Turf victories pile up for Coury
At 62, Steve Coury is nearly as much of an institution in his community as Oswego Lake.
For 28 years, Coury has coached Lake Oswego High's football team with the deft touch of a master sculptor.
Going into the third-ranked Lakers' second-round Class 6A playoff game with West Salem on Friday night at Lake Oswego, Coury has compiled a 243-84 record (.743), with two state championships, six trips to the finals, 10 visits to the semifinals and 13 times to the quarterfinals.
The defending state champion Lakers (8-2), led by 2018 state Player of the Year Casey Filkins, are one of a half-dozen teams considered as legitimate candidates to win this year's state title.
"You want to get to the 10th week playing your best football," Coury said, "and I think we're doing that."
Even if the Lakers are stopped short of a repeat in the playoffs, Coury has one more game to coach this season.
On Jan. 4 at the Alamodome in San Antonio, he will serve as head coach of the West team in the 20th annual All-American Bowl, a game televised on NBC. Among the players on the West squad is Filkins, the 5-10, 195-pound senior running back who is headed for Stanford next year.
"I was an assistant coach in the game about 10 years ago," Coury said. "It's a great experience with a lot of great players. Being a head coach is an honor, and Casey is playing. He's probably the best player I've ever coached at Lake Oswego, and that's saying something. What a double thrill it will be to have one of my own players in the game."
Coury's legacy at Lake Oswego will be about winning, and he has done plenty of that. He ranks sixth on the career list for coaches at big-classification schools in the state, trailing Roseburg's Thurman Bell (331-154-1), Jesuit's Ken Potter (320-74), Craig Ruecker (309-155 at Reynolds, Glencoe, Redmond and Tigard), Tom Smythe (273-78-1 at Lakeridge and McNary) and Pendleton's Don Requa (272-86-5). Smythe was Coury's coach during his playing days at Lakeridge in the mid-1970s.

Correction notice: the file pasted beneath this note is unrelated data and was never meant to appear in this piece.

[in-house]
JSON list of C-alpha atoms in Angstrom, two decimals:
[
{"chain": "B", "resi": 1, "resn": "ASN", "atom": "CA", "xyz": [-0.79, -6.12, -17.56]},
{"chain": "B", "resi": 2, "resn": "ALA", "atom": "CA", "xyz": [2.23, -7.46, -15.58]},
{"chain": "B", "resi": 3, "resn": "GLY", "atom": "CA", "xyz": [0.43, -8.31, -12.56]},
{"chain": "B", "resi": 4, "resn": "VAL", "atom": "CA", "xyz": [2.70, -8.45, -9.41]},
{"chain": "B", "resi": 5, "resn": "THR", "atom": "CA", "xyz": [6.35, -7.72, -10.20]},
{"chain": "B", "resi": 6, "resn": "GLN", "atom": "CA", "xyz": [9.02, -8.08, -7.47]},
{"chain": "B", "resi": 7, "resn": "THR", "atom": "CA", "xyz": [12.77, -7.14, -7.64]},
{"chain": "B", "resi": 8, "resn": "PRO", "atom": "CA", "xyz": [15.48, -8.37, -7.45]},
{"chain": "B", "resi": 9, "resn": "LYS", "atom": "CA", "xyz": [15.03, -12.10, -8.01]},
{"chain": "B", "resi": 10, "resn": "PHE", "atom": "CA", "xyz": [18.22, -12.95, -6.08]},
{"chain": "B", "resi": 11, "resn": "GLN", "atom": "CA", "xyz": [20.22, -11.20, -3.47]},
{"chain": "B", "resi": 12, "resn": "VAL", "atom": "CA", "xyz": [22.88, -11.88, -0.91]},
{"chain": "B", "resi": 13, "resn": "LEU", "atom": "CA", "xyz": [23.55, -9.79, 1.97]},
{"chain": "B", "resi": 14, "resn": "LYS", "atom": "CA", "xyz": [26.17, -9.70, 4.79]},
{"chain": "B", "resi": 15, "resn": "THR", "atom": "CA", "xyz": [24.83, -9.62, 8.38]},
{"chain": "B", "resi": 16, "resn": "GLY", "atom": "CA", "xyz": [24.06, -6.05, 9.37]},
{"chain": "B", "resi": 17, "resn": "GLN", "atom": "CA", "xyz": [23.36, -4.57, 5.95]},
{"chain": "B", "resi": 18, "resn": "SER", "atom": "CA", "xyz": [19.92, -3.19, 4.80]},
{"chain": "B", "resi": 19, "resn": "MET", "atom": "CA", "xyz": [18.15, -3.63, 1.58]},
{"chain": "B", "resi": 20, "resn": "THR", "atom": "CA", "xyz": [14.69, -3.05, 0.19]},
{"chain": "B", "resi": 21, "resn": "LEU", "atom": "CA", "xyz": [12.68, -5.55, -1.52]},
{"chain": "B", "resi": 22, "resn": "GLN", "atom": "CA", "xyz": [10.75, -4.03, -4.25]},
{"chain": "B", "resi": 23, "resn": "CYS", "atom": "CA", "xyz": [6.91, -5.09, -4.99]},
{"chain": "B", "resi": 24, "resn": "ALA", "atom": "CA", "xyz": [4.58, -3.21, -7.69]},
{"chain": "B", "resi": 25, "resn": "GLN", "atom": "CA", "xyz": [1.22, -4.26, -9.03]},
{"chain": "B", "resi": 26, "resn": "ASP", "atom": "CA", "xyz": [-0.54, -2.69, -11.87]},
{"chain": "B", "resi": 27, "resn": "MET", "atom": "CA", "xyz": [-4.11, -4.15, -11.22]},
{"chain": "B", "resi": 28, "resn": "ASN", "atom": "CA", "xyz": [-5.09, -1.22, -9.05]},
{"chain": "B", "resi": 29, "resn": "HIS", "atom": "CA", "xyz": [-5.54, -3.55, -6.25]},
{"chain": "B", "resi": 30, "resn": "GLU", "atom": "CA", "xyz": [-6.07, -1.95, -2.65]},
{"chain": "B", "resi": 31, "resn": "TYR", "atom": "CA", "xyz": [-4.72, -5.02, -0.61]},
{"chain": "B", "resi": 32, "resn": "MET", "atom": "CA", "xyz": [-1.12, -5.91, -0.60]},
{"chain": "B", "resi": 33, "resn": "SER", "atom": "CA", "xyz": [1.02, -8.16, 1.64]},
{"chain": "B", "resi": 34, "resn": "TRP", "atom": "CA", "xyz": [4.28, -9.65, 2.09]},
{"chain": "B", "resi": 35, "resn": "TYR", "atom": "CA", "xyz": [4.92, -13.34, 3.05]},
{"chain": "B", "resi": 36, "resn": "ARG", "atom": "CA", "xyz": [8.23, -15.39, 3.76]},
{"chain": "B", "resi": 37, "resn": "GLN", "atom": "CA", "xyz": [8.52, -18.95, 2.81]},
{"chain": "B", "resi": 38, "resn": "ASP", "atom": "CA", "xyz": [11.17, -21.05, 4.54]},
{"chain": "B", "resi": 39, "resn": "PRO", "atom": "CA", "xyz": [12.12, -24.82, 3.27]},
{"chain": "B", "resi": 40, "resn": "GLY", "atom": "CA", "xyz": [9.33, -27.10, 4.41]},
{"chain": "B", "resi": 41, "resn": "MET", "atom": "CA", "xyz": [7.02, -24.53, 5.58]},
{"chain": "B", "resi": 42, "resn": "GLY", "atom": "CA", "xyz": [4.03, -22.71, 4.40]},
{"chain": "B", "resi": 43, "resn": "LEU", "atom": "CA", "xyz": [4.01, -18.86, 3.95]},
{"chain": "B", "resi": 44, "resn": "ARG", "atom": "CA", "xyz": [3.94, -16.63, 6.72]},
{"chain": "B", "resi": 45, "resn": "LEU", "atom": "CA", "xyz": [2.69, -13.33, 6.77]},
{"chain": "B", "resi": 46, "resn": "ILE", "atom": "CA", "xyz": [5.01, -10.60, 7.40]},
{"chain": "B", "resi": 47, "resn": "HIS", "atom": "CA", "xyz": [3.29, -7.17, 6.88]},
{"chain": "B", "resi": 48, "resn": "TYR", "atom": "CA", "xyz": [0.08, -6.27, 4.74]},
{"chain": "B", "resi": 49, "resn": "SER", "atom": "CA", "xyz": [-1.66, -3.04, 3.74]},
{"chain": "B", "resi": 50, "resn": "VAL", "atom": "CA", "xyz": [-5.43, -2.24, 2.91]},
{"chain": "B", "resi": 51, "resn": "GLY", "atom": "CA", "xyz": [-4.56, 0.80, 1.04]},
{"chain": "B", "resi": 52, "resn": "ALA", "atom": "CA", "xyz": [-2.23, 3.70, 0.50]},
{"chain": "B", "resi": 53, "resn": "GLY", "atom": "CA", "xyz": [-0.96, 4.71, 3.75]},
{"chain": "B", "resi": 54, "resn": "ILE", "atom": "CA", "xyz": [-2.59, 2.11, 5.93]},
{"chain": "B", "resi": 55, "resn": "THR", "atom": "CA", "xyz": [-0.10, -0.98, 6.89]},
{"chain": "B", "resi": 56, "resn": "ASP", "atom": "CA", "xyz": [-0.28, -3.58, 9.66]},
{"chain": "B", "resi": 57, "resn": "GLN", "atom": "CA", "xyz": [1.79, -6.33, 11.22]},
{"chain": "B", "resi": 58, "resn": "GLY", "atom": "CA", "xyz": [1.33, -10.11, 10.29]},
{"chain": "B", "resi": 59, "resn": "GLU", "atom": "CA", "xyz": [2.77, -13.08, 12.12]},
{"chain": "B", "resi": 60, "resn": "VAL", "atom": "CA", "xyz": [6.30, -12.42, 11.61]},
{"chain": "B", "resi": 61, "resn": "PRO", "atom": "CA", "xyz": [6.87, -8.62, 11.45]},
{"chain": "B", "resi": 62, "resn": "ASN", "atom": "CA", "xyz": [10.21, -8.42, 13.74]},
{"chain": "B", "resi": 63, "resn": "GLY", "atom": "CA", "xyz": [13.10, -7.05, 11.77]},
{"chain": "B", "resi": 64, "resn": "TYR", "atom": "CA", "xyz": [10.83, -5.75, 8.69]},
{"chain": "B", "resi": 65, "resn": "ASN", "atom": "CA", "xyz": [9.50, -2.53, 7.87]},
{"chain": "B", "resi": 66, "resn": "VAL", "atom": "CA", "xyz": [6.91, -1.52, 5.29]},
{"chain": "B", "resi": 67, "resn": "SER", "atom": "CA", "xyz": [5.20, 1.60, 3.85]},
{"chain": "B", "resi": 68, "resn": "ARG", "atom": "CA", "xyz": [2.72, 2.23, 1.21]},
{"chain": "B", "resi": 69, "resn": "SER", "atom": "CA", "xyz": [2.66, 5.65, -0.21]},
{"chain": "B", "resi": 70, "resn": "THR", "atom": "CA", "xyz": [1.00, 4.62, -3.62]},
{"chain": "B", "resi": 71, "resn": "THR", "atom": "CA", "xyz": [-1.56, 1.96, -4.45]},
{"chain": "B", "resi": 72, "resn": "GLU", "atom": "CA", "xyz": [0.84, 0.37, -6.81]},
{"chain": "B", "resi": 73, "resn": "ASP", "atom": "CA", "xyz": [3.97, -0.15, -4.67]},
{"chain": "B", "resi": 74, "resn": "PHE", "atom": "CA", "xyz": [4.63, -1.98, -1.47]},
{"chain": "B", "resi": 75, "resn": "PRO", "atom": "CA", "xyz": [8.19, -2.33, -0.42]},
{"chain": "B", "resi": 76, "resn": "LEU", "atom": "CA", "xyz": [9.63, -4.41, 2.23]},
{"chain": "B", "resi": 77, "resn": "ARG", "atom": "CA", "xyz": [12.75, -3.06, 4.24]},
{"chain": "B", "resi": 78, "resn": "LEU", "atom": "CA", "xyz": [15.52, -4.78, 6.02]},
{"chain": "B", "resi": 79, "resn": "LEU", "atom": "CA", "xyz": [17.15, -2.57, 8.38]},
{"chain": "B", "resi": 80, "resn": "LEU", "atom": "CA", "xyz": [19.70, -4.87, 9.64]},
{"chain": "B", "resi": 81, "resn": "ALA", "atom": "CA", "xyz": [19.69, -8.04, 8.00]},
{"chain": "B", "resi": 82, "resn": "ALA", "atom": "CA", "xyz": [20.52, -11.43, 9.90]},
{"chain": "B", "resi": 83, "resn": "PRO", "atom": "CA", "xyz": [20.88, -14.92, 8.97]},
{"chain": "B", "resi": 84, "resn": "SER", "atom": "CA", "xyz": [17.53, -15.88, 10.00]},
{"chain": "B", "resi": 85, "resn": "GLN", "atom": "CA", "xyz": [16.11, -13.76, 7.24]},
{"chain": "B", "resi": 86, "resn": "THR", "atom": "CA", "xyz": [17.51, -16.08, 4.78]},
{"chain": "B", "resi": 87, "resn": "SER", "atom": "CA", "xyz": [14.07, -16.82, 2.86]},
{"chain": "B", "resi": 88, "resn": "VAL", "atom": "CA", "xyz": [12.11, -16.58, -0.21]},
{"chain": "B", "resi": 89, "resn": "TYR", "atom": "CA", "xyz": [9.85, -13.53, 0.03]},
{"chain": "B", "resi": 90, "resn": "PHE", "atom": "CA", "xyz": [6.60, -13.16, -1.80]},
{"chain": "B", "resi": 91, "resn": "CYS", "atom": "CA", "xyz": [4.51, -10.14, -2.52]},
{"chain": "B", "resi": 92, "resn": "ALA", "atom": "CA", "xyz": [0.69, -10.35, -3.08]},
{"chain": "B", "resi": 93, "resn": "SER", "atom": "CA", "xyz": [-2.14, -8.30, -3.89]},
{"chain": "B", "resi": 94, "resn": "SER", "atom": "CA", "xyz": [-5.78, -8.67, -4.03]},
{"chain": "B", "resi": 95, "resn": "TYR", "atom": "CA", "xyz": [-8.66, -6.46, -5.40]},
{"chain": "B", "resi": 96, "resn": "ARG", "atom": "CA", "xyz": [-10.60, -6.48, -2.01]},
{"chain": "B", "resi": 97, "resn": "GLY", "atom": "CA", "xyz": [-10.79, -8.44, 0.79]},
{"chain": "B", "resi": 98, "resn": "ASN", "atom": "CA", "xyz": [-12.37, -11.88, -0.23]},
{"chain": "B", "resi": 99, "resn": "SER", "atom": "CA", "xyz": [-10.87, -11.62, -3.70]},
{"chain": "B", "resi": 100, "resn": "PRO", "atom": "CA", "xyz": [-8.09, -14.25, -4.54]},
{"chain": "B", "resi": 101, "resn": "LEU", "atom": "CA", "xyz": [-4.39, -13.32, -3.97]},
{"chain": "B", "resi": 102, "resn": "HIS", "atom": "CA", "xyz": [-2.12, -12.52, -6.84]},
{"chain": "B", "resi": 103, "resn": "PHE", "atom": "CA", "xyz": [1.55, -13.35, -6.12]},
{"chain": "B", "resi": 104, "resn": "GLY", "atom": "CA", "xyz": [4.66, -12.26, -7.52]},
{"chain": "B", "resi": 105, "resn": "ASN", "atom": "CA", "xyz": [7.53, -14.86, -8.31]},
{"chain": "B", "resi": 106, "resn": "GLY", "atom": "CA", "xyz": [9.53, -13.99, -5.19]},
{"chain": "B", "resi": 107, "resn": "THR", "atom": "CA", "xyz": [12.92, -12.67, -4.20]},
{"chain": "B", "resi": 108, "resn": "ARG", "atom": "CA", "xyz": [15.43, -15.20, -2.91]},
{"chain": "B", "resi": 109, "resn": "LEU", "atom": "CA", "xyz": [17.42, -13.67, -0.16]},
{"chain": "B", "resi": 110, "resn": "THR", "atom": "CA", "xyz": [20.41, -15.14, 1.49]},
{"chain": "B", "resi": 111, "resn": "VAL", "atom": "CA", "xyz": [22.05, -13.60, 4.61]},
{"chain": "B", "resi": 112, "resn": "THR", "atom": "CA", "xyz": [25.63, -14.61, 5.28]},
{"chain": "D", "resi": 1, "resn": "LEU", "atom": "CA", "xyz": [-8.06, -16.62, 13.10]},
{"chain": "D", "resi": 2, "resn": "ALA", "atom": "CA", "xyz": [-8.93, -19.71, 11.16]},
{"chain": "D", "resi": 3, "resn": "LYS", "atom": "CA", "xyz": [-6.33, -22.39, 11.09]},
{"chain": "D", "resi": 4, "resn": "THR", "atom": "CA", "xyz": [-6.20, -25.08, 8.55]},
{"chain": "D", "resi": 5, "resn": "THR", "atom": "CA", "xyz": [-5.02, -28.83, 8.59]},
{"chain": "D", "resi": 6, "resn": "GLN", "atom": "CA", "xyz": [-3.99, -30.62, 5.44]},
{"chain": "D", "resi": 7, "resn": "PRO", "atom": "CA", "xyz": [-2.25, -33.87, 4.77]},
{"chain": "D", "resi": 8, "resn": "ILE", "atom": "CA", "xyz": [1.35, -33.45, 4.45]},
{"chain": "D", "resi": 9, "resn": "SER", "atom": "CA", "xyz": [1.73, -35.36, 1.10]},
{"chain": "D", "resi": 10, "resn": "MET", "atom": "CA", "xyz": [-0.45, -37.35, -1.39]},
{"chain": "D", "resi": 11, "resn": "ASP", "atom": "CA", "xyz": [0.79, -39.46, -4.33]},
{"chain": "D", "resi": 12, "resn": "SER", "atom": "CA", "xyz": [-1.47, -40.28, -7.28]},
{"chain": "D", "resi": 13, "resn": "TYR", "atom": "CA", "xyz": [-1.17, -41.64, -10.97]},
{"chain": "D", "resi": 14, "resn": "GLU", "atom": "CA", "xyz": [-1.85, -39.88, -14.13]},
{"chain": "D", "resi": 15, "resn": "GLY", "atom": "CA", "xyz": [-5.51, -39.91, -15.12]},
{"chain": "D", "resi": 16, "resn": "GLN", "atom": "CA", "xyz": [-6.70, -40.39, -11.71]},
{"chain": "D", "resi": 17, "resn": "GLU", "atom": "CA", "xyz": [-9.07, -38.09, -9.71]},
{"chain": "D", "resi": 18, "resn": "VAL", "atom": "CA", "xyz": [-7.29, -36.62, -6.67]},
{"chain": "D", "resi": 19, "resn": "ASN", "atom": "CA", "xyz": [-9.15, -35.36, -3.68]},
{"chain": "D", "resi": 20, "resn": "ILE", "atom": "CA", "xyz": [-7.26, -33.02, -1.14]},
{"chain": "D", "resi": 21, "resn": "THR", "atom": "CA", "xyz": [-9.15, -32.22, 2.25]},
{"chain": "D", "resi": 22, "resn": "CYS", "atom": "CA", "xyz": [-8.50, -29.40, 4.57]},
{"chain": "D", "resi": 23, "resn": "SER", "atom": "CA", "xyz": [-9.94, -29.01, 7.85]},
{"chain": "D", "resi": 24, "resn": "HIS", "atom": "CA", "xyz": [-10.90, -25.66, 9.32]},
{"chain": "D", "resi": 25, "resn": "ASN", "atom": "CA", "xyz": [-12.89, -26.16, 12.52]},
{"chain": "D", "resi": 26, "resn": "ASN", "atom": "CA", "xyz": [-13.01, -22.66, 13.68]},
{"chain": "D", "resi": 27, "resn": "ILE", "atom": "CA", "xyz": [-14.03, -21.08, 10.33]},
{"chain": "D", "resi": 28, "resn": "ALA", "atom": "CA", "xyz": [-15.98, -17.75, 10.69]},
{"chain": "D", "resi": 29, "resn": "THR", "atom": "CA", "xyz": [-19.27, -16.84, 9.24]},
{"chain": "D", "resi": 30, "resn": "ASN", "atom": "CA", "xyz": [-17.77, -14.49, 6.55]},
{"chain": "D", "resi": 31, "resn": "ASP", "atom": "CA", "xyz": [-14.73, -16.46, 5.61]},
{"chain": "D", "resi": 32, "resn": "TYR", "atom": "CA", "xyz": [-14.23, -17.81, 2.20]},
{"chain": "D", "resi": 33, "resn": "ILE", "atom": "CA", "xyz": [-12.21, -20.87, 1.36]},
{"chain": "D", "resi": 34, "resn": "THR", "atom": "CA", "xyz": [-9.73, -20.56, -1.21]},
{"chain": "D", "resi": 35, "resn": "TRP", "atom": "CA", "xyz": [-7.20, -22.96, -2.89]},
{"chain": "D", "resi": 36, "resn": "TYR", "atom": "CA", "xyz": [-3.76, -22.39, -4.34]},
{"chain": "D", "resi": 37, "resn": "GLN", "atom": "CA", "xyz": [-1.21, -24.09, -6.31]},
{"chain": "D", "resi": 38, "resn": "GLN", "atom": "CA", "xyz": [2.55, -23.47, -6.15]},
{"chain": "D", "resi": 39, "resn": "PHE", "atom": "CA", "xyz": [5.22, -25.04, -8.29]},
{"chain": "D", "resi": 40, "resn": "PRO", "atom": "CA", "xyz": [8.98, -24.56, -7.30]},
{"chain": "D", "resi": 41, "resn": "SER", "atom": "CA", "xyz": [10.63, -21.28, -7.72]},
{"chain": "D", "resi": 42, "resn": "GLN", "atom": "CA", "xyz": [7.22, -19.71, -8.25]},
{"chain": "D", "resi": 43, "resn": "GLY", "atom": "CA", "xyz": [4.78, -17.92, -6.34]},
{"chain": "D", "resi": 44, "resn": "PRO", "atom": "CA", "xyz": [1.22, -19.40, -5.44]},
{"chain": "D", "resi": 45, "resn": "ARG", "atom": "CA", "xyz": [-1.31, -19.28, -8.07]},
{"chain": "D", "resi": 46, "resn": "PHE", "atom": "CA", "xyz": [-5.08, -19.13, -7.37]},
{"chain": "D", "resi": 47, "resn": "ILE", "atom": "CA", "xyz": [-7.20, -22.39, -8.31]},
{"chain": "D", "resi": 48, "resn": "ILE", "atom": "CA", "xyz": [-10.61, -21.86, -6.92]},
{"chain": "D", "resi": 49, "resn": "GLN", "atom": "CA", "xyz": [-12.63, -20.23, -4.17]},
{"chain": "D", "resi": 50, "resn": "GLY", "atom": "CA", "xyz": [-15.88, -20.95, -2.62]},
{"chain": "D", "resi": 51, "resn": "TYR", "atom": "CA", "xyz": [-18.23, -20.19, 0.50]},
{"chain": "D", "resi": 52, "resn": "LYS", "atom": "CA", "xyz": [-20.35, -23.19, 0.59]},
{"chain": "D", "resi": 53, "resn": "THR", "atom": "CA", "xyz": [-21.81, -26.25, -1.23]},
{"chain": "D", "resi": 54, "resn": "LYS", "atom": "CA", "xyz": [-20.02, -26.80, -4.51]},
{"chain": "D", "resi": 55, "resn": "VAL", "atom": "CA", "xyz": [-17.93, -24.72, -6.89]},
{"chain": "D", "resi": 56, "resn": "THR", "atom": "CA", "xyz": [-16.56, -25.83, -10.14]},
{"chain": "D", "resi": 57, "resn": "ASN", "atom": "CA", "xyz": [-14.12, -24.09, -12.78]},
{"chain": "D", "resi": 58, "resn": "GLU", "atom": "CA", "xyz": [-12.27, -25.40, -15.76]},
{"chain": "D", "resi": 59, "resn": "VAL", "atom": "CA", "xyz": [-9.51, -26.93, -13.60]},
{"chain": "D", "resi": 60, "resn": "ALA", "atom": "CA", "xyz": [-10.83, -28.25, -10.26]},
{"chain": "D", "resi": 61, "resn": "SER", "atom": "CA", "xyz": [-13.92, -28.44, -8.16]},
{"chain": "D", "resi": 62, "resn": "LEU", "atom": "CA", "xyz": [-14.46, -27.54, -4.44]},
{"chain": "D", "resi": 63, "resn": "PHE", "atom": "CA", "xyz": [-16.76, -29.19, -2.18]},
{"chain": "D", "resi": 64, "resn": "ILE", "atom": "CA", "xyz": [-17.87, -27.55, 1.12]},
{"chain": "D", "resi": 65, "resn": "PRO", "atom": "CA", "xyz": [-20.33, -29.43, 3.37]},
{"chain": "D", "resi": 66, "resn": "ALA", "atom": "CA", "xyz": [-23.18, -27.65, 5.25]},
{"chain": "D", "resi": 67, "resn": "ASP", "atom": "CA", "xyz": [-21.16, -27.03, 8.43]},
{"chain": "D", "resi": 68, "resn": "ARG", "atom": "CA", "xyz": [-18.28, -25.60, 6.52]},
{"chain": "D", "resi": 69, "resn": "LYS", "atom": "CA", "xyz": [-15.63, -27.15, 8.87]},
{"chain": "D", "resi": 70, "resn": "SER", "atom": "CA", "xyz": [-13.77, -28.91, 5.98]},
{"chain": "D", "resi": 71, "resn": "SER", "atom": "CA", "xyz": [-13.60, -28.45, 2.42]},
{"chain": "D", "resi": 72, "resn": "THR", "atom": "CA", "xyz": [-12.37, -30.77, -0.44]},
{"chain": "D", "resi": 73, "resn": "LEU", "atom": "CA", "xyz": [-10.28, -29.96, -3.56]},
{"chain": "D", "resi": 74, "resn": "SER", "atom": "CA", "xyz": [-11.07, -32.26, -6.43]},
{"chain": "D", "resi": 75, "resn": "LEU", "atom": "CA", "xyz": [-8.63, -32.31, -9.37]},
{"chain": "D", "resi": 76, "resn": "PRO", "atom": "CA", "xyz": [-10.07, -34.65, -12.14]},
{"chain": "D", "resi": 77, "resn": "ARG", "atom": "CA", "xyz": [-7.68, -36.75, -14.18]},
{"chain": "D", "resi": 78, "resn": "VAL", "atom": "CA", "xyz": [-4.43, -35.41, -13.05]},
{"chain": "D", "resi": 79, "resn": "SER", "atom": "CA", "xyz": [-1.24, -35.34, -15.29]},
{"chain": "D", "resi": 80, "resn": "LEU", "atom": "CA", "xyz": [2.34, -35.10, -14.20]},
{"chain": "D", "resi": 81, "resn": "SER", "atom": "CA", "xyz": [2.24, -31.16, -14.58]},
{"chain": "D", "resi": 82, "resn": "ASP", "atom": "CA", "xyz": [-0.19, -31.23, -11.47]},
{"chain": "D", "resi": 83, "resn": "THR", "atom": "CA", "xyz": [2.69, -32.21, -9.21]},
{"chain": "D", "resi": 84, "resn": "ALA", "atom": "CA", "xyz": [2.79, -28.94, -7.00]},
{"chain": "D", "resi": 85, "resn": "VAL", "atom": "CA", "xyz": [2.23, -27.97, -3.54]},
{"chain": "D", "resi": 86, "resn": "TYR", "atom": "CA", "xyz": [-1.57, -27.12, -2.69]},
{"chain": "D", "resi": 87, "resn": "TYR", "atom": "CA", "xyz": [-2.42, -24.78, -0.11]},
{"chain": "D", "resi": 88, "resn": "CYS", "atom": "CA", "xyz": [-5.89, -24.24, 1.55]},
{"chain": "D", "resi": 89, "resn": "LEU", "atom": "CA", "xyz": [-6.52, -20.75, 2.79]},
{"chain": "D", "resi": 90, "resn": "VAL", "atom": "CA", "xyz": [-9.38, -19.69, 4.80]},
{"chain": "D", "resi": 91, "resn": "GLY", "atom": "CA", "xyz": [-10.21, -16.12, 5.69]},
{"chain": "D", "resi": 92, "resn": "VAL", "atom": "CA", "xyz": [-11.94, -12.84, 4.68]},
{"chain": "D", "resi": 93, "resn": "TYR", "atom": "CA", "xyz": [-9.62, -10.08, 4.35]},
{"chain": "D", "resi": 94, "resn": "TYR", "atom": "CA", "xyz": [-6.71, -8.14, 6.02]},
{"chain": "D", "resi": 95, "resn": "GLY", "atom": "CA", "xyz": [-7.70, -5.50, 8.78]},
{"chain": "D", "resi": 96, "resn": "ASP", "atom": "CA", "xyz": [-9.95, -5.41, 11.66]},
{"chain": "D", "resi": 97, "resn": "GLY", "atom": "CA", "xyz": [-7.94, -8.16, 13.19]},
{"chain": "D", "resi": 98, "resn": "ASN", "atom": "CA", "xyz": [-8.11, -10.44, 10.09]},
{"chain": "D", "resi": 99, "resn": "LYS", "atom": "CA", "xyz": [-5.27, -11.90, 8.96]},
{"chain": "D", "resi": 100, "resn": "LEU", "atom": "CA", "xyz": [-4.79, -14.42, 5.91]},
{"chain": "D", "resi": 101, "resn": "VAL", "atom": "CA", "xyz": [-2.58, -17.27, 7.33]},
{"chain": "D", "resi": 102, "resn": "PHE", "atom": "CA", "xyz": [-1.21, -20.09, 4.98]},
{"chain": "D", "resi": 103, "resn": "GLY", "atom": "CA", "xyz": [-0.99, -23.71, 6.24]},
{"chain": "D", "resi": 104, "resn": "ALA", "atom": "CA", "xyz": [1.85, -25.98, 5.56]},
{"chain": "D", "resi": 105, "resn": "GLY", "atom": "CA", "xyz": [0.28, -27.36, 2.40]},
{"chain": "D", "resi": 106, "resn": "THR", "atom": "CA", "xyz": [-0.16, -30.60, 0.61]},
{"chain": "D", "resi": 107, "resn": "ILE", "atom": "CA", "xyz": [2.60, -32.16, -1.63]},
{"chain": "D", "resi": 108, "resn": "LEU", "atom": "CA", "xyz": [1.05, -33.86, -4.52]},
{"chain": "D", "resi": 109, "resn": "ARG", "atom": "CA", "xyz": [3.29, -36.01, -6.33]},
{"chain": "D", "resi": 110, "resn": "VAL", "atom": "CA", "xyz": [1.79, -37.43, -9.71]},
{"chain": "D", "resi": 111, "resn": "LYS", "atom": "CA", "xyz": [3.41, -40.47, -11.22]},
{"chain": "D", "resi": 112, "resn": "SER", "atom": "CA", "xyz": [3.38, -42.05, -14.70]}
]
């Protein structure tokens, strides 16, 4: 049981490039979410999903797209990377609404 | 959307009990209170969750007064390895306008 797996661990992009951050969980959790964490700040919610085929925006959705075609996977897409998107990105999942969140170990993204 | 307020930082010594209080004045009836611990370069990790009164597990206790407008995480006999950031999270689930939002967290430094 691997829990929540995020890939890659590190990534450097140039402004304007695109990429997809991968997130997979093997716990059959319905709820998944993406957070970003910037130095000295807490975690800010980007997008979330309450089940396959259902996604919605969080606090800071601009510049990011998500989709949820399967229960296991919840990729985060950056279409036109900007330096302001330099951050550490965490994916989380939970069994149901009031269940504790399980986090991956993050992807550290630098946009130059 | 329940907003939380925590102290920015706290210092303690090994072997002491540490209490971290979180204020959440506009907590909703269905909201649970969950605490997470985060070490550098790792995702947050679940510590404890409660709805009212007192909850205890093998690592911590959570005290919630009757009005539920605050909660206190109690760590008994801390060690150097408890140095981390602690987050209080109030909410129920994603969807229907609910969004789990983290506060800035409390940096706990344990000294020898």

If he coaches long enough — and Coury has no plans to retire any time soon — he could pass them all.
"But that doesn't mean anything to me, other than it's cool to be mentioned with those names in our state's long history of football," he said. "I have a great deal of respect for all of them. But that's no big deal in the scheme of things."
Coury regards himself as much a mentor as a coach. It's not all been smooth sailing through his time at Lake Oswego. In 2014, he suspended nine players for the first four games after it was discovered they were smoking marijuana during a preseason team retreat. The next season, the Lakers forfeited a game against Sherwood when it became apparent that, over a period of weeks, about 50 of his players had attended at least one of a series of parties where alcohol or drugs were used.
"I've disciplined kids," he said. "I've kicked kids off the team. None of that is fun. But the important thing for me is the lessons you teach. And in order to teach, you have to live the life that you preach."
Coury and wife Nancy have been married 38 years. They have three children, and two of them — Jordan and Stevie — are assistant coaches on their father's staff at Lake Oswego.
"All through my career, family has been the most important thing for me," Coury said. "And there are values in life that I really believe in.
"In our football program we have two rules: Treat people the way you want to be treated, and do what's right. My expectations for the kids are just that. There are so many great lessons to be taught. You have to learn to get along with people. Discipline, hard work, getting up off the ground — those are values you take from high school football. You're going to use those the rest of your life. I've had a lot of former players come back and thank me for what we've taught them."
Coury wants his teams to be good representatives of the city.
"It's an amazing community," he said. "Our kids have done a great job, and we've done it the right way. That's the thing I'm most proud of. We've built men. We've done all those things that mean more to me than the stats or winning titles."
Coaching was in Coury's blood. His father, Dick Coury, was twice a head coach in Portland in the minor professional leagues — with the Storm of the World League in 1974 and with the Breakers of the U.S. Football League in 1985. Dick Coury's 41-year coaching career included stints as an assistant with nine NFL clubs, including offensive coordinator with New England and Houston. He coached with Philadelphia in the 1981 Super Bowl.